[S.P. Dom., Car. II. 235, No. 175.]

San Diego Sarah  •  Link

March 2. 1668
The Monmouth,
Spithead. [off Portsmouth]
Sir Thos. Allin to Williamson.
Monsieur De la Roche having received intelligence that his Royal Highness was angry for some misdemeanors committed by him, has set sail, carrying Lieutenant-Colonel Skelton's man with him.
Shall be ready to sail tomorrow.
[S.P. Dom., Car. II. 235, No. 191.]

I wonder which His Royal Highness this was. De la Roche must have known Charles would be furious. Since he had to be told, my guess is it was Louis XIV.

San Diego Sarah  •  Link

March 3. 1668
— to Williamson.
Sir Thos. Allin with his squadron continues at Spithead;
he has put ashore all the men out of De la Roche's ship, and the latter with his consort has put to sea.

A boat was cast away between Portsmouth and Spithead, and 3 men drowned.

The Revenge frigate has gone out of the harbor.
[S.P. Dom., Car. II. 235, No. 196.]

San Diego Sarah  •  Link

March 12. 1668
The Monmouth,
Lizard. (Most southwestern point of Cornwall)

Sir Thos. Allin to Williamson.
I have been cruising off the Lizard 4 days, and met Cornelius Everson of Flushing, with a dozen sail and 4 men of-war, one of which was the Loyal George, which they took from us.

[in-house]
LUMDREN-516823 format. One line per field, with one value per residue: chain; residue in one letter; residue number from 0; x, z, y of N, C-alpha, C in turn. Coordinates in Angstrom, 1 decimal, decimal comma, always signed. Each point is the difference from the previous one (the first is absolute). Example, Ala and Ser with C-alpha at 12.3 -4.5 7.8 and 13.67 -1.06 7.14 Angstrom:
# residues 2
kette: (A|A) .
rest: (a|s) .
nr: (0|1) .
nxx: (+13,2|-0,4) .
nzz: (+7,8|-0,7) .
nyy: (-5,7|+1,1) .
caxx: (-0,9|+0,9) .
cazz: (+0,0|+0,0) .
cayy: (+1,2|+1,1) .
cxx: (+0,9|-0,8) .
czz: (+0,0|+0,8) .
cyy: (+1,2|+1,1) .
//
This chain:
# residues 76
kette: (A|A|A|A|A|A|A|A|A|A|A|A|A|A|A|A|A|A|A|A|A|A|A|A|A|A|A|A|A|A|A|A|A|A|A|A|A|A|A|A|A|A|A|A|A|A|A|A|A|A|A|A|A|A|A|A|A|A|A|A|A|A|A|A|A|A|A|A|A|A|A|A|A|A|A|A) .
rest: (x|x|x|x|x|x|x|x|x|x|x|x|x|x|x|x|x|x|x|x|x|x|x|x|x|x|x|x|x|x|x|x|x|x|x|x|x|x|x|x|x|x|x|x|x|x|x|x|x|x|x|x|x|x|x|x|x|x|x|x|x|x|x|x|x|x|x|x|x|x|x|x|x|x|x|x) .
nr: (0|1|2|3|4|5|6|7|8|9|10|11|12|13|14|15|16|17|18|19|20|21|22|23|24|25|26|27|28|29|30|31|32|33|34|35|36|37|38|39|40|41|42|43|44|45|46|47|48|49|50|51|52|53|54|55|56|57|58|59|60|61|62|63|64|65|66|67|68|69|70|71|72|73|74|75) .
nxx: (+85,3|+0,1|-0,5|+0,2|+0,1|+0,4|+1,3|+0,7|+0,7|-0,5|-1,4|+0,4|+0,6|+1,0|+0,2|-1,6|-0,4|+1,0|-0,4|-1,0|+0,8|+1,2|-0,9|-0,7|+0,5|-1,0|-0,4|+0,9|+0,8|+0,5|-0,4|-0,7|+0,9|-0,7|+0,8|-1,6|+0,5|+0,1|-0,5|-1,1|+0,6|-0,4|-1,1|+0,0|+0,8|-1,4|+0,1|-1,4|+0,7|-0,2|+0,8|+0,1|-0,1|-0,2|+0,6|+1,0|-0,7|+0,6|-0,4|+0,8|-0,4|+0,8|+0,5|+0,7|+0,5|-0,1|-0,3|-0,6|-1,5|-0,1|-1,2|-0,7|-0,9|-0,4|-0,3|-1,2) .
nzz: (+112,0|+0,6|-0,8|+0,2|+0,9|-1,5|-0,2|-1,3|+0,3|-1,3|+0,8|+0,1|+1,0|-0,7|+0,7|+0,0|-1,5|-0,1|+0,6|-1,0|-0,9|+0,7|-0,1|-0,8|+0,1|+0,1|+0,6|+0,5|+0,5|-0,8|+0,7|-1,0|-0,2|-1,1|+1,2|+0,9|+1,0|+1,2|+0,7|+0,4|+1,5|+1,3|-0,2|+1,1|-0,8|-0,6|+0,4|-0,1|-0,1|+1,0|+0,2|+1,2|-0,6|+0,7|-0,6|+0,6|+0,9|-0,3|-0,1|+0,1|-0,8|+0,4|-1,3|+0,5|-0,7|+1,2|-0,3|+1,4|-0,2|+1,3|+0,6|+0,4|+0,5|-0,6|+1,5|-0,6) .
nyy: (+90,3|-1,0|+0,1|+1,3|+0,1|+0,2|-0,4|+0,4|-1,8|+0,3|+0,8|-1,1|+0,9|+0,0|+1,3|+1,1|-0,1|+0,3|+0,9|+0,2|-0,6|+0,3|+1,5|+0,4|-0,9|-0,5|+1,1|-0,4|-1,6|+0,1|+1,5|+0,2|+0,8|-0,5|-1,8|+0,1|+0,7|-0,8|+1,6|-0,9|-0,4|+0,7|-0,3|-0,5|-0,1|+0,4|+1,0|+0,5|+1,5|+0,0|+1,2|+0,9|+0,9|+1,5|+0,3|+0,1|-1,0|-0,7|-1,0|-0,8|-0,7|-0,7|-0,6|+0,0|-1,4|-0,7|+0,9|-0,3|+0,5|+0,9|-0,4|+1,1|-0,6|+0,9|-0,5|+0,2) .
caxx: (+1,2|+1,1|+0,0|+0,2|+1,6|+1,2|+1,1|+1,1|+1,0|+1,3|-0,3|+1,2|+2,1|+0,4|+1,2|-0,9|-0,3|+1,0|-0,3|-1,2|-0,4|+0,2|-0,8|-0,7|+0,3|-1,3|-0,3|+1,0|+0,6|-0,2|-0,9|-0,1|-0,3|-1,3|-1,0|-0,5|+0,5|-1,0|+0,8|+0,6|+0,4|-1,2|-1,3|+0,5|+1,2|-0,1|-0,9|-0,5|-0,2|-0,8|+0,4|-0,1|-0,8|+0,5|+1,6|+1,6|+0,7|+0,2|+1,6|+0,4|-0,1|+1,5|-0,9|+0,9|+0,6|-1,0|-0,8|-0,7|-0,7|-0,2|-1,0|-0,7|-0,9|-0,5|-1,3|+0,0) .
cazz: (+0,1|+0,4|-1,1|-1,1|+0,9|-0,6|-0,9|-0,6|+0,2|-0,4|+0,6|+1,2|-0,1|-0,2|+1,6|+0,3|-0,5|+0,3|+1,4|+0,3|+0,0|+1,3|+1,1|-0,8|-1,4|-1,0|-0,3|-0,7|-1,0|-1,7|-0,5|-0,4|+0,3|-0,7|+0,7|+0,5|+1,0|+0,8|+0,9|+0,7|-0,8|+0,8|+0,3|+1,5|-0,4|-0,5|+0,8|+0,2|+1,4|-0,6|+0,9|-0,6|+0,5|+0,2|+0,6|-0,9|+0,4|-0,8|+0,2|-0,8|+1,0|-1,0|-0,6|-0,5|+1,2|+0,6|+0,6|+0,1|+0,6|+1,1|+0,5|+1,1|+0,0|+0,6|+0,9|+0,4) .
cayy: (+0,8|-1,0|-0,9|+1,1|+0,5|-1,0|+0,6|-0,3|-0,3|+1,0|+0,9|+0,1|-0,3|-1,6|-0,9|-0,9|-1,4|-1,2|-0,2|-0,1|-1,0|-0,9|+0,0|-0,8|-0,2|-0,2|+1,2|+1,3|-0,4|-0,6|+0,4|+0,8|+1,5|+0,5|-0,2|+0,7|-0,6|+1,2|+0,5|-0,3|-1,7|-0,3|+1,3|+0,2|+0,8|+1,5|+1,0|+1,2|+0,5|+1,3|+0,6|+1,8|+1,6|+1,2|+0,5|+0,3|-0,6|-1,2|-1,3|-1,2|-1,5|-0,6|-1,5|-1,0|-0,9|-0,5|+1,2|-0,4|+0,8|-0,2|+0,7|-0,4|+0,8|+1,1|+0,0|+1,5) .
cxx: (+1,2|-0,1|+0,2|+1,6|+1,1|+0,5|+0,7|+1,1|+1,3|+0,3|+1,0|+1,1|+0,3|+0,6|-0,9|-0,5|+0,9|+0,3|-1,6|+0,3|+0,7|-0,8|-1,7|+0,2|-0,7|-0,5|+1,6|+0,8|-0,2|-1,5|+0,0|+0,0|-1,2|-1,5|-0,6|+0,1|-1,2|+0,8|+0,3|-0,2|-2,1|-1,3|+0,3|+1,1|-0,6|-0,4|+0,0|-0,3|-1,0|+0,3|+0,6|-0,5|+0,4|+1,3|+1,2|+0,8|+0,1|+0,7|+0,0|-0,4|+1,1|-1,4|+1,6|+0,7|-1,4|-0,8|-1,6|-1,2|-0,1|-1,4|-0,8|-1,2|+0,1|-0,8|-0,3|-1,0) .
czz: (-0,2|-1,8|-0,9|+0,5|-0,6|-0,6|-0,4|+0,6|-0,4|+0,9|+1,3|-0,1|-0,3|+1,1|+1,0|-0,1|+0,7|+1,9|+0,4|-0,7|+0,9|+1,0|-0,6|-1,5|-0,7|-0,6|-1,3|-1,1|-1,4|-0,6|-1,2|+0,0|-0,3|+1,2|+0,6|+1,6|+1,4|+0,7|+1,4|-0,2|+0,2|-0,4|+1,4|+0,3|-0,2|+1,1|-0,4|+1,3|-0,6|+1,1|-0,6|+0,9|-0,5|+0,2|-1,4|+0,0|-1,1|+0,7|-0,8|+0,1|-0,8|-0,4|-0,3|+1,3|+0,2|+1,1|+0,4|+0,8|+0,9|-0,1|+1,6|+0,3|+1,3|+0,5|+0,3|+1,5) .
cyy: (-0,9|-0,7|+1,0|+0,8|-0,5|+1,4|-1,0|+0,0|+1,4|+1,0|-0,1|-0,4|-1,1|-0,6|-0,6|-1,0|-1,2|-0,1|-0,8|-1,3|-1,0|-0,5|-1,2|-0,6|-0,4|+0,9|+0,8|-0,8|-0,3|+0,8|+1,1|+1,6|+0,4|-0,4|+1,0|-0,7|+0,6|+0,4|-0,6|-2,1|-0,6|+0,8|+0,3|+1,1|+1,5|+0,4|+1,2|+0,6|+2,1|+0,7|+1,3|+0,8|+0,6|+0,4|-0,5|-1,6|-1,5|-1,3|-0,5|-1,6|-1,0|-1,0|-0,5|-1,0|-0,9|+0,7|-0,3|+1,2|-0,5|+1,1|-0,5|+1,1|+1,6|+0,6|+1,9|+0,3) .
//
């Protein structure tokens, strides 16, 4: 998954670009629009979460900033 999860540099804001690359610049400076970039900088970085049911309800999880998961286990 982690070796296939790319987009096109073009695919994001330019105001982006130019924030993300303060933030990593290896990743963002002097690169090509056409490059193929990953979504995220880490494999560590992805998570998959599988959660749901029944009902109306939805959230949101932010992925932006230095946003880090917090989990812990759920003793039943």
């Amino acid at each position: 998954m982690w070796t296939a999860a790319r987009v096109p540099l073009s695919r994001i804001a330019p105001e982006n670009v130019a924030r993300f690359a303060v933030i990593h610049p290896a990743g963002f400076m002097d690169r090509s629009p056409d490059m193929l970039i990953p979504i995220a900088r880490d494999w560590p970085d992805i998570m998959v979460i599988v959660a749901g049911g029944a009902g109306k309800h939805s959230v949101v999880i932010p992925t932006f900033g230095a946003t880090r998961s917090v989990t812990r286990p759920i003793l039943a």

They showed obedience to my pennant by striking all their topsails before they came near.

Their vice-admiral came aboard, and said they were bound for Cadiz, while others of his fleet said the West Indies; he had told De la Roche, who made him drunk in Plymouth Sound, that he was bound to Barbados and Surinam, with men and stores for the plantations.
I told him I knew better than to believe the States would send an admiral of a squadron with such a bundle of boards, and having but 9 ports on his lower tier and the rest worse than he; but he would not change his tale, being ordered to say so.
[S.P. Dom., Car. II. 236, No. 95.]

San Diego Sarah  •  Link

March 28. 1668
––––– to [Williamson].

A vessel has come in which came in company with the French fleet of 20 sail from Brest.

MM. Beaufort and De la Roche were with them;
they intended to cruise in the chops of the Channel, to meet with the Spanish soldiers said to be coming out.
[S.P. Dom., Car. II. 237, No. 98.]

San Diego Sarah  •  Link

Our interest in Gilles de la Roche Saint Andre has come to the attention of one of his descendents who is researching a possible book about him. See:…

One important point Regis de la Roche Saint Andre made:
"Few modern sources, even in France, call him Louis (and the mistake spread) but his real first name was Gilles. I have done some corrections in his Wikipedia page, that should not contain errors now."